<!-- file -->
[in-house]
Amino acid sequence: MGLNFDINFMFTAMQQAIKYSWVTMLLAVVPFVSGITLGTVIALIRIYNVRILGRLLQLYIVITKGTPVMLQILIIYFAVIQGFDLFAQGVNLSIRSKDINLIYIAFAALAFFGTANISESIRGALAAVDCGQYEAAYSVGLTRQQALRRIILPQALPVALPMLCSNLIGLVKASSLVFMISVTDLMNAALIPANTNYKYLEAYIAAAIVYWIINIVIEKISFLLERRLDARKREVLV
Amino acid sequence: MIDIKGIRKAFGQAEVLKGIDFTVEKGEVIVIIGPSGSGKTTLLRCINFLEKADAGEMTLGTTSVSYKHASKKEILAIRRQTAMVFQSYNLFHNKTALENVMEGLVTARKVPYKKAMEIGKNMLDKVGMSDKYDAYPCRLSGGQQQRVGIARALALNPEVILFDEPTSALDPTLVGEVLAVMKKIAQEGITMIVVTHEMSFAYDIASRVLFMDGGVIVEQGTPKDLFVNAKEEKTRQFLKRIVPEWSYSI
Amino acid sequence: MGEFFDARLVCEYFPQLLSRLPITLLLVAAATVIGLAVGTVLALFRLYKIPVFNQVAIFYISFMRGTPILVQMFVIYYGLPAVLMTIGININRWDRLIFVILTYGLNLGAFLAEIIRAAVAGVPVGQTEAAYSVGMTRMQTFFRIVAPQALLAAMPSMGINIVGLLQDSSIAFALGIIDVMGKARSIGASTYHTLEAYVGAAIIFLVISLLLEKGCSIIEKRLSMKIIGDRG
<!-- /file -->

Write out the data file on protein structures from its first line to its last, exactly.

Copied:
[in-house]
Amino acid sequence: MGLNFDINFMFTAMQQAIKYSWVTMLLAVVPFVSGITLGTVIALIRIYNVRILGRLLQLYIVITKGTPVMLQILIIYFAVIQGFDLFAQGVNLSIRSKDINLIYIAFAALAFFGTANISESIRGALAAVDCGQYEAAYSVGLTRQQALRRIILPQALPVALPMLCSNLIGLVKASSLVFMISVTDLMNAALIPANTNYKYLEAYIAAAIVYWIINIVIEKISFLLERRLDARKREVLV
Amino acid sequence: MIDIKGIRKAFGQAEVLKGIDFTVEKGEVIVIIGPSGSGKTTLLRCINFLEKADAGEMTLGTTSVSYKHASKKEILAIRRQTAMVFQSYNLFHNKTALENVMEGLVTARKVPYKKAMEIGKNMLDKVGMSDKYDAYPCRLSGGQQQRVGIARALALNPEVILFDEPTSALDPTLVGEVLAVMKKIAQEGITMIVVTHEMSFAYDIASRVLFMDGGVIVEQGTPKDLFVNAKEEKTRQFLKRIVPEWSYSI
Amino acid sequence: MGEFFDARLVCEYFPQLLSRLPITLLLVAAATVIGLAVGTVLALFRLYKIPVFNQVAIFYISFMRGTPILVQMFVIYYGLPAVLMTIGININRWDRLIFVILTYGLNLGAFLAEIIRAAVAGVPVGQTEAAYSVGMTRMQTFFRIVAPQALLAAMPSMGINIVGLLQDSSIAFALGIIDVMGKARSIGASTYHTLEAYVGAAIIFLVISLLLEKGCSIIEKRLSMKIIGDRG